However, it does offer insights into the issues involved with PHEVs and the electric grid. PHEV penetration of the vehicle market will potentially create a substantial change on the electric grid. By evaluating these issues early, DOE will be able to help utilities, manufacturers, and regulators understand the issues involved, suggest ideas that will better optimize the combined system, and help avoid negative consequences.



Harvey D


I've seen a shopping centre equipped with a few similar parking places on our recent trip to Argentina. There was an extra charge equivalent to $1.10 USD for 4 hours.
It was worth that much just to keep the car out of direct sunshine when the temperature was at 32C+.

This idea should be very popular when PHEVs and BEVs sell in high volume.

Justin VP

This is another good study identifying the potential challenges of a shift in our automotive fuel sources. Identifying issues, including baseline scenarios, is necessary to ensure a smoother and lower cost transition.

Supporters of green power shouldn't see these studies as a threat, but rather an encouraging sign that the potential of mass-marketed plug-in vehicles is being taken seriously.


Southern California Edison has baseline which is usually set low, so that most homes go over it even in low use times. The next level charges more and the next level beyond that even more in the summer.

The latest offer was to put a control box on your AC, where they can allow it to turn on or not. This is what they call modern.


The big question is to what extent will we need to switch to solar electricity during this time frame? Natural gas is peaking, coal has CO2 problems, nuclear has image problems, oil is gone, wind is variable. A substantial reliance on solar would likely invert our electrical price schedule, with electricity being more expensive at night than during the day. In that case the whole analysis in this article is backward.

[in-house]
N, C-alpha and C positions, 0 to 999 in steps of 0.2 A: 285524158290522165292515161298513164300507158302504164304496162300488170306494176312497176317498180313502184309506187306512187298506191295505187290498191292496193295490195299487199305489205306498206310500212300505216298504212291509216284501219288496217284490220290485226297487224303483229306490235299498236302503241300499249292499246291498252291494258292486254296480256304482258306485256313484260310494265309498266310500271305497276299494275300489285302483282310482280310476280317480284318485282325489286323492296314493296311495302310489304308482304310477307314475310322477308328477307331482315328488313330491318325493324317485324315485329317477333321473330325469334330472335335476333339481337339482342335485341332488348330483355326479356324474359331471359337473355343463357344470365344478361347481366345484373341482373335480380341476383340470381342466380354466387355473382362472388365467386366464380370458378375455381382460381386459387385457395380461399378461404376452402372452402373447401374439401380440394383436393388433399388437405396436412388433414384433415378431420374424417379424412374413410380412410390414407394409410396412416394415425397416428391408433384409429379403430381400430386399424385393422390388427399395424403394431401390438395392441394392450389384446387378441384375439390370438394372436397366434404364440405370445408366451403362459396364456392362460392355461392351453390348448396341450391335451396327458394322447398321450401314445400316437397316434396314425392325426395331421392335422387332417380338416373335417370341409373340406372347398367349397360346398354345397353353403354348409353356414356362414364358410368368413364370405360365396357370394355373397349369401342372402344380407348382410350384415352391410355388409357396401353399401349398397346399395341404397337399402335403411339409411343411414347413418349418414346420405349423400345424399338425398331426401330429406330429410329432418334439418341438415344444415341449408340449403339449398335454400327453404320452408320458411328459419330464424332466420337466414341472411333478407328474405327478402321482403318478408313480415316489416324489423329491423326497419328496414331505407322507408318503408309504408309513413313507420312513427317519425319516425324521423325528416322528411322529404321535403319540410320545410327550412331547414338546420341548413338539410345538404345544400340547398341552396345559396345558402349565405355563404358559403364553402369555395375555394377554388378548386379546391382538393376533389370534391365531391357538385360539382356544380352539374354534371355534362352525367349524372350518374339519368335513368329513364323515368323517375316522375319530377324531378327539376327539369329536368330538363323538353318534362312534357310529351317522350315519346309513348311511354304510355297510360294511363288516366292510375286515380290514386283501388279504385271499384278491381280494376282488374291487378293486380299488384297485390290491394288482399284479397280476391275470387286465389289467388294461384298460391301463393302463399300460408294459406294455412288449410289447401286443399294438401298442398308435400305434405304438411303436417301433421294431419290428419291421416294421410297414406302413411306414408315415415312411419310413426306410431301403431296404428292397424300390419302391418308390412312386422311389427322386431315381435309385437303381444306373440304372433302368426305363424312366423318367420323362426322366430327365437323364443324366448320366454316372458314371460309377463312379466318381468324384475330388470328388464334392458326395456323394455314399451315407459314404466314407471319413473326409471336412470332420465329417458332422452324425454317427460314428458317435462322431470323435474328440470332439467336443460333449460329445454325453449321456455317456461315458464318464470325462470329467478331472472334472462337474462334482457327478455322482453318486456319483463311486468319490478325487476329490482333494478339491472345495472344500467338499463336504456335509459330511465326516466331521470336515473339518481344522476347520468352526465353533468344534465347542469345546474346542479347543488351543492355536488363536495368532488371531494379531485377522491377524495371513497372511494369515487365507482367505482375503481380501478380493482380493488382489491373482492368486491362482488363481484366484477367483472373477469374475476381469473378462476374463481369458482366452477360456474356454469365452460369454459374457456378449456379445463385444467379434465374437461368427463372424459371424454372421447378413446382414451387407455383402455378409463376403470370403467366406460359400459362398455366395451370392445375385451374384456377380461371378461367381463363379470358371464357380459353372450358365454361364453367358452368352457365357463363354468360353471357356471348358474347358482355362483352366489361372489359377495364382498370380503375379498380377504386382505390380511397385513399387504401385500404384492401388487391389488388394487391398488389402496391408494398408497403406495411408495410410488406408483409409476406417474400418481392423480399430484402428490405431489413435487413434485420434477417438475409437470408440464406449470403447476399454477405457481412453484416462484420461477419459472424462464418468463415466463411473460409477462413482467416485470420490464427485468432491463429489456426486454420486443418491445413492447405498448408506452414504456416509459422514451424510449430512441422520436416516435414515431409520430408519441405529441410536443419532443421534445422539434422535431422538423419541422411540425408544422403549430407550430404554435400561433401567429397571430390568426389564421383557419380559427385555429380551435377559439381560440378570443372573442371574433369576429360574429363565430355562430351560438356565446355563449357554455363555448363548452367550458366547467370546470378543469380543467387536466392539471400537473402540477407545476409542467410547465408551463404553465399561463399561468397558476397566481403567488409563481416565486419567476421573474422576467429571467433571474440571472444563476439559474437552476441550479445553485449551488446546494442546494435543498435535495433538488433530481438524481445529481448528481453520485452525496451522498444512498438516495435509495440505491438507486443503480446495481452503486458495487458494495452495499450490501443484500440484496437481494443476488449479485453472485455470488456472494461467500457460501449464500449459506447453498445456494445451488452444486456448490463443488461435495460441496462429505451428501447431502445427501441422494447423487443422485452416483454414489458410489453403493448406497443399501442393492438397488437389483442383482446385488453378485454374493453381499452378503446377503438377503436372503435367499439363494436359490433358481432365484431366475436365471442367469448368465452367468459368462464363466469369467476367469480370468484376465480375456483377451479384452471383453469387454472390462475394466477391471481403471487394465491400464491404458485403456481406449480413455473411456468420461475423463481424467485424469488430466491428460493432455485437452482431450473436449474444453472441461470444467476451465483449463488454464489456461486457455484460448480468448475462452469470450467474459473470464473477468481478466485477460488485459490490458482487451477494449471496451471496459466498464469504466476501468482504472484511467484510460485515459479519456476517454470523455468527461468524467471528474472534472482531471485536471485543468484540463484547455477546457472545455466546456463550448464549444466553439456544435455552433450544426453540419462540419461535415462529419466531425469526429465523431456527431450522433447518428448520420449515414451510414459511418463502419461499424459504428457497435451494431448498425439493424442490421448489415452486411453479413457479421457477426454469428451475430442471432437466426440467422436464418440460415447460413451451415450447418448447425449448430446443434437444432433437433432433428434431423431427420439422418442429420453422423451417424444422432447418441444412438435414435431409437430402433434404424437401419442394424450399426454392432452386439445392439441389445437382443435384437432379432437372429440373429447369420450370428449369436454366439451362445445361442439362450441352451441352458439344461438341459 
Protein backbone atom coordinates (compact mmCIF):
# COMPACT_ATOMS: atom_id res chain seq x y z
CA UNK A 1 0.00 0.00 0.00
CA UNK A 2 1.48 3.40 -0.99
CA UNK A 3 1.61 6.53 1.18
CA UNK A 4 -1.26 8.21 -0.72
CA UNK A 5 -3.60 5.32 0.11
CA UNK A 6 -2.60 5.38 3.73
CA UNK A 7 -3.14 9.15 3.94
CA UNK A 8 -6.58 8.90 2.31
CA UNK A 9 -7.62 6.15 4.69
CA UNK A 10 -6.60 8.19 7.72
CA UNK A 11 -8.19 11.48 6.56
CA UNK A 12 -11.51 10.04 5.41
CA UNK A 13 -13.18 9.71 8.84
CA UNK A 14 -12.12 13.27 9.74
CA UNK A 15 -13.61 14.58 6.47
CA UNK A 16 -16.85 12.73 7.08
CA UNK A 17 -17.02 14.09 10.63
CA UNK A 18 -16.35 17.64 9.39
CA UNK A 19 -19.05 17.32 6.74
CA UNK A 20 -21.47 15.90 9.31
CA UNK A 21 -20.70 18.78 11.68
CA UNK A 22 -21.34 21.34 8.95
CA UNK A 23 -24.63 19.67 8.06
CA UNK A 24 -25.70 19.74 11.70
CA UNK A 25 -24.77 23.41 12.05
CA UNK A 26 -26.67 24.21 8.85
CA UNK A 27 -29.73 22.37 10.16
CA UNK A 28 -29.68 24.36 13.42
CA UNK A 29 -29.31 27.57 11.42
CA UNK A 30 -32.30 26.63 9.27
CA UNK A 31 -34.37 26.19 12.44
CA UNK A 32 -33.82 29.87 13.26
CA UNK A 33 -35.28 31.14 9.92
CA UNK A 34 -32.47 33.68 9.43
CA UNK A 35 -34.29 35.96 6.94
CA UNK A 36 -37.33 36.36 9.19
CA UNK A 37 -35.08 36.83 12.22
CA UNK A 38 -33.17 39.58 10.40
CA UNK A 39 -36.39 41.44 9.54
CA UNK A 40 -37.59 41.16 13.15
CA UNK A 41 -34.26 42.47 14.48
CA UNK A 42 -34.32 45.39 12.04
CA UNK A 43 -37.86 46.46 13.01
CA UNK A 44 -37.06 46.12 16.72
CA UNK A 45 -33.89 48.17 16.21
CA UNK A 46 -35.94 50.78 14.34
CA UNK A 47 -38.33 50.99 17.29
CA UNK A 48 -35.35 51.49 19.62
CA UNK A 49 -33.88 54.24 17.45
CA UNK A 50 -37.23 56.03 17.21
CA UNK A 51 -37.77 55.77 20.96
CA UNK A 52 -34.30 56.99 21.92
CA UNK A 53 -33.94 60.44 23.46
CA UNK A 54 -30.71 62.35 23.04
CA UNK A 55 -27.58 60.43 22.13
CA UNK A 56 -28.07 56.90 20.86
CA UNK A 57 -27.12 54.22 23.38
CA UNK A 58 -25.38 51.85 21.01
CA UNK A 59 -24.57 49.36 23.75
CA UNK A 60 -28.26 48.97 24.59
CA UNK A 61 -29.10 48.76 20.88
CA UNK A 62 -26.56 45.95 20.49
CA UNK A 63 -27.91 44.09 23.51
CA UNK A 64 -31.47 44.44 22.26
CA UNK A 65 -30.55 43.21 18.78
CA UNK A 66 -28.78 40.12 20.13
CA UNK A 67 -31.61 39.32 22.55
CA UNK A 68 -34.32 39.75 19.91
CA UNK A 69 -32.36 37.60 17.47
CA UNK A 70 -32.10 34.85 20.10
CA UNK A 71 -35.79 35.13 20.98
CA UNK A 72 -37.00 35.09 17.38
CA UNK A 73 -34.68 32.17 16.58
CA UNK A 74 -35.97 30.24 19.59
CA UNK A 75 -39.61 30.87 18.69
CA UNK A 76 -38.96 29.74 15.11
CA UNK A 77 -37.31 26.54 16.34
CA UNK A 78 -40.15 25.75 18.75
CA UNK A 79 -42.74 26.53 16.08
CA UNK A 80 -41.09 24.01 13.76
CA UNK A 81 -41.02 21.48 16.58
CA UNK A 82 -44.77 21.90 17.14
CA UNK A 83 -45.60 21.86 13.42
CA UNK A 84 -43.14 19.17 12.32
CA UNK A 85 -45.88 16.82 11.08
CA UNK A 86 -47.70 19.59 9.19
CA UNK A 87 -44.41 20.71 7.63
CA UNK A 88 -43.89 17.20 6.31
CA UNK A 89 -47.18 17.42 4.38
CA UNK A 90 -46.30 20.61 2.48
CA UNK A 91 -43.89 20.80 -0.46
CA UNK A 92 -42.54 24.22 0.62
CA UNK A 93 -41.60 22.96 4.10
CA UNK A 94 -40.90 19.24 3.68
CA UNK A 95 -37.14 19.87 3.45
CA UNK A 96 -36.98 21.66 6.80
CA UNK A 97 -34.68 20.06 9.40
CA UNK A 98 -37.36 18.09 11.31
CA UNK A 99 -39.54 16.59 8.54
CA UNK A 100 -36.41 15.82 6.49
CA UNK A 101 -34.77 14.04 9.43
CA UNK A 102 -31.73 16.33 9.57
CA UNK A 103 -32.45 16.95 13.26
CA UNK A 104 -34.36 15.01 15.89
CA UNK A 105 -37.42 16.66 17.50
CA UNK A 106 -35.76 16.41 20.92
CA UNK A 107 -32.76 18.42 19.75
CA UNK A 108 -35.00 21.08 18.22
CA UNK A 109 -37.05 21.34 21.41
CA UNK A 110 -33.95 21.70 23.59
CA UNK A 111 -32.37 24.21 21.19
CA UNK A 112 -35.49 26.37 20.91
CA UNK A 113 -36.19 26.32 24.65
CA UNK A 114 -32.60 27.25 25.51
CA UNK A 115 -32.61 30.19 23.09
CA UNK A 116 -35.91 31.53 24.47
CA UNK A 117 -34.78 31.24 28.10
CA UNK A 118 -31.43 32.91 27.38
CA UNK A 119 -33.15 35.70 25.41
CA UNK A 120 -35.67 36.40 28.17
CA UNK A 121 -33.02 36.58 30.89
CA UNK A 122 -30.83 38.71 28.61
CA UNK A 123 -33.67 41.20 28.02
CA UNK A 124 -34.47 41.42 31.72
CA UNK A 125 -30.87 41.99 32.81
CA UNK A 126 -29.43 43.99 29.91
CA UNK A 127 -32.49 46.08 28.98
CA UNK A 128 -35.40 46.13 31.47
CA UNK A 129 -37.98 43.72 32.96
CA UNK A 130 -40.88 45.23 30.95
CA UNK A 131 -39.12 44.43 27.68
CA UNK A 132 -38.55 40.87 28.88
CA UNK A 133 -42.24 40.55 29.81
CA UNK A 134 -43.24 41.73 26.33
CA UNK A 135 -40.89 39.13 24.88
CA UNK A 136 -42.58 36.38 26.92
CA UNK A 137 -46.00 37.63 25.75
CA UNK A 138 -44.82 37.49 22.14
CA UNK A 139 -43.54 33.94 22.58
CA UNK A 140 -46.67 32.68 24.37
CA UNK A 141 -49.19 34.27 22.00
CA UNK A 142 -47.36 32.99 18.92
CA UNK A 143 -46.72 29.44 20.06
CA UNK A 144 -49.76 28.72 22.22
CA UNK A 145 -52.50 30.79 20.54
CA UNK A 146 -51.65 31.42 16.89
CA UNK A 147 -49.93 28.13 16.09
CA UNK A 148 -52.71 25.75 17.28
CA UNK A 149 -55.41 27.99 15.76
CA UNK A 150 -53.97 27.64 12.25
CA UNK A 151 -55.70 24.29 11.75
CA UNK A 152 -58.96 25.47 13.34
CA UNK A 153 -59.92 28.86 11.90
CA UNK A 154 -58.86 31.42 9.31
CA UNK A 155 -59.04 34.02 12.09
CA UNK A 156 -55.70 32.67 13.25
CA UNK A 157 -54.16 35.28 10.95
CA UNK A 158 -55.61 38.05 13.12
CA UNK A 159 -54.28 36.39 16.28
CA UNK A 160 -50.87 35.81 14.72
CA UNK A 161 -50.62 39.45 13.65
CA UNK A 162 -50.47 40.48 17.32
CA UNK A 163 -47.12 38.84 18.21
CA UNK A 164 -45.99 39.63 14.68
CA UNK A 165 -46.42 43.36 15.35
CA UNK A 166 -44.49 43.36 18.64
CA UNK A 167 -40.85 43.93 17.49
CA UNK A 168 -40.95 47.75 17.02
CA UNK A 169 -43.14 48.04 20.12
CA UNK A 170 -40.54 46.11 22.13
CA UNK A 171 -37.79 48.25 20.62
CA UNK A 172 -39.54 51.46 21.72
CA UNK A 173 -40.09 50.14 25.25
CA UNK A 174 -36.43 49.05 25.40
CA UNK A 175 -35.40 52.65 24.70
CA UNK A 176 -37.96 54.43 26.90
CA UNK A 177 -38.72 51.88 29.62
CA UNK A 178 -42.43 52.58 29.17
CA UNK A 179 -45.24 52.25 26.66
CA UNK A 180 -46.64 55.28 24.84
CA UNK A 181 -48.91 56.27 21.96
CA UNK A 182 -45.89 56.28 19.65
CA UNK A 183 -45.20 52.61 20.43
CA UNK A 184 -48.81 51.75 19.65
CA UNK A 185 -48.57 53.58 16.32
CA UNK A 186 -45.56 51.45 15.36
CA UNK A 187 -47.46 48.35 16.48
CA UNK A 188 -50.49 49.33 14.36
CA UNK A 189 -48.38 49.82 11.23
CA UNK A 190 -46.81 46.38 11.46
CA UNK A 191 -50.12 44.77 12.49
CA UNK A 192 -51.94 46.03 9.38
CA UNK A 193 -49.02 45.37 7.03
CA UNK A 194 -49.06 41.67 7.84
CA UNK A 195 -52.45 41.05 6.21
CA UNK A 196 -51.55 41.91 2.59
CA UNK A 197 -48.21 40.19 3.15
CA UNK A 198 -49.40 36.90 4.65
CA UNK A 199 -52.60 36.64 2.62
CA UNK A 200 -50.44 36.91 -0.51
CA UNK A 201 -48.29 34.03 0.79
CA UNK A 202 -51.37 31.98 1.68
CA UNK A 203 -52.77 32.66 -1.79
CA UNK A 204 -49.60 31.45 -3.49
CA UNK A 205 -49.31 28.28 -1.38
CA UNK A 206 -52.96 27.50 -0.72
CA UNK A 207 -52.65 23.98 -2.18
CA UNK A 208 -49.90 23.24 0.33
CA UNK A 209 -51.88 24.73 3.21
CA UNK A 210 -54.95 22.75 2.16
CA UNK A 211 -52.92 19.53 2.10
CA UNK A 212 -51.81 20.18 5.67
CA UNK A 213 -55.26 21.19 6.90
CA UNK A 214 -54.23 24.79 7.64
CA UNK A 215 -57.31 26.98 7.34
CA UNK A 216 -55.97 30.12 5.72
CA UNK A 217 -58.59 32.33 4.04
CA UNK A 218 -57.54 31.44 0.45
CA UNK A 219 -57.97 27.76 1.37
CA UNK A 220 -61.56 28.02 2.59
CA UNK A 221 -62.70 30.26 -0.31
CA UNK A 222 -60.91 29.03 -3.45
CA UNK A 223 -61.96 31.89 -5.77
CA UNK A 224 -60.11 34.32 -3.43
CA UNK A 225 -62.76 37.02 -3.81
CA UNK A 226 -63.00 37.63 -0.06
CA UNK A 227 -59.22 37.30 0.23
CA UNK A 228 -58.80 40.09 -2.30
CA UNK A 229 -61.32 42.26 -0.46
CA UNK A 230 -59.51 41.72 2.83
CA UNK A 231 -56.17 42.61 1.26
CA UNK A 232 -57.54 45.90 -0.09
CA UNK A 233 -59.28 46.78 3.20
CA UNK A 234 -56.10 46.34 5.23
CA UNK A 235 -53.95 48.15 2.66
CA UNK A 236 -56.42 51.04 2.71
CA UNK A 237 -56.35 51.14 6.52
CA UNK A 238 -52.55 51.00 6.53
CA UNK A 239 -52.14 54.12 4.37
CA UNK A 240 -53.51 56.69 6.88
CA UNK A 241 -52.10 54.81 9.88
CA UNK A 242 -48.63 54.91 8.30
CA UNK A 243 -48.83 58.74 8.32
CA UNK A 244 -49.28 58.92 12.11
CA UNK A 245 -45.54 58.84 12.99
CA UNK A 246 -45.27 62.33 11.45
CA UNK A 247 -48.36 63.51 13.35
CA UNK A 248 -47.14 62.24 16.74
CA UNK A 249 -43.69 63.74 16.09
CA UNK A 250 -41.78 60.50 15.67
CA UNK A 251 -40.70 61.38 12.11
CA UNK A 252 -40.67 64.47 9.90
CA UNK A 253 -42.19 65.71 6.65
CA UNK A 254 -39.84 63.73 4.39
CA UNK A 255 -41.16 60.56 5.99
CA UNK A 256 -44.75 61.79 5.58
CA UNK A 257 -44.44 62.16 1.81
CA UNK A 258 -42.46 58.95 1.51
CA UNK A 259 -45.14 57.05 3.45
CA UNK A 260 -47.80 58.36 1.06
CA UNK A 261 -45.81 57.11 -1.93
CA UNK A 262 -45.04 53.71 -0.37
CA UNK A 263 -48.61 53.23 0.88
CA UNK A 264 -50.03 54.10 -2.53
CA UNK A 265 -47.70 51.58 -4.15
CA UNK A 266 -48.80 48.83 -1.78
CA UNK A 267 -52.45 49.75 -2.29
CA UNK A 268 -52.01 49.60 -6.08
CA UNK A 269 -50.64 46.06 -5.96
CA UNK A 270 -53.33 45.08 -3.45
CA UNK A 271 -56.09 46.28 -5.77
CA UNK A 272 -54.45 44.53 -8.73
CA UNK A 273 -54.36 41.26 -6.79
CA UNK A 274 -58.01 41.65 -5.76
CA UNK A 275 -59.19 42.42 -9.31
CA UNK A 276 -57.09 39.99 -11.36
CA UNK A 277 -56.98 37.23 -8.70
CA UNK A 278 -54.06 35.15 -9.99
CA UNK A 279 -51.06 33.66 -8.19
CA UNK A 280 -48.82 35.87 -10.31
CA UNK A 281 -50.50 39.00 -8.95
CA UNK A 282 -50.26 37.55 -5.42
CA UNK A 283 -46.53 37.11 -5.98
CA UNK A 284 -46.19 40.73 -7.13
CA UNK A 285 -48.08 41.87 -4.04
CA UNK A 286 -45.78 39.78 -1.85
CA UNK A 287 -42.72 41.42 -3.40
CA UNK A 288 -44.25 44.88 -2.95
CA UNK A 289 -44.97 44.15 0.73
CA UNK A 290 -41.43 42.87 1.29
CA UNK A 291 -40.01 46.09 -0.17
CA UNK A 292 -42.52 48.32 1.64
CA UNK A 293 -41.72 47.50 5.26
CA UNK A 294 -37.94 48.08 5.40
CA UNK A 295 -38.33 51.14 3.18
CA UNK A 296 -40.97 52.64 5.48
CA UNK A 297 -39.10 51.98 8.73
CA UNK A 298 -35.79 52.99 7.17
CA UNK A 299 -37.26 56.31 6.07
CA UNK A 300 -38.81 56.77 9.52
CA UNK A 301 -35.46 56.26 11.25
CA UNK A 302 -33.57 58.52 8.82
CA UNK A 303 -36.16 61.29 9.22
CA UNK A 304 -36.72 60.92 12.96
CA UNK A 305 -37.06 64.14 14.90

I agree that this and similar studies should be read as stimuli and informing discussion of the subject.
I'd like to weave a thread or two amongst this framework to show one alternative version

Another analysis of the grid could show the cost of discounted off peak, bulk commercial discounted as well as likely write off dumping as under performing sectors of the grid. That is to say put a money (or Energy $) value of the loss in the debit column rather than see it as an uncounted loss.
Some investment on the problem may be required to rationalize the current situation.
There would be winners and losers and as usual those who stand to suffer a potential economic loss will lobby.
On the other hand the Rationality of the system will produce winners to the value waste reduction. We all love numbers so lets be brave and just throw one up for starters ~ 20% ? My feeling is that this is a way low figure when it is understood that grids prefer around 10% above expected high demand.(peak times)

It is probably easier to put a 'no or low value' tag on a perfectly useful product than explain the 'loss' of billions of dollars worth of stock.
Efficient reclamation through utilization of this resource may come via any number of innovation incl ph/bev this can be priced differentially and controlled by mobile phone networks for 80-90% coverage globally. Or( Whatever happened to Internet over the grid?)
The possibility of price signalling could be applied as a hedge against grid stress may then be fully integrated to daytime loads.
Consumer preference and budgets can be accommodated via differential pricing with greatest savings occurring at times of surplus.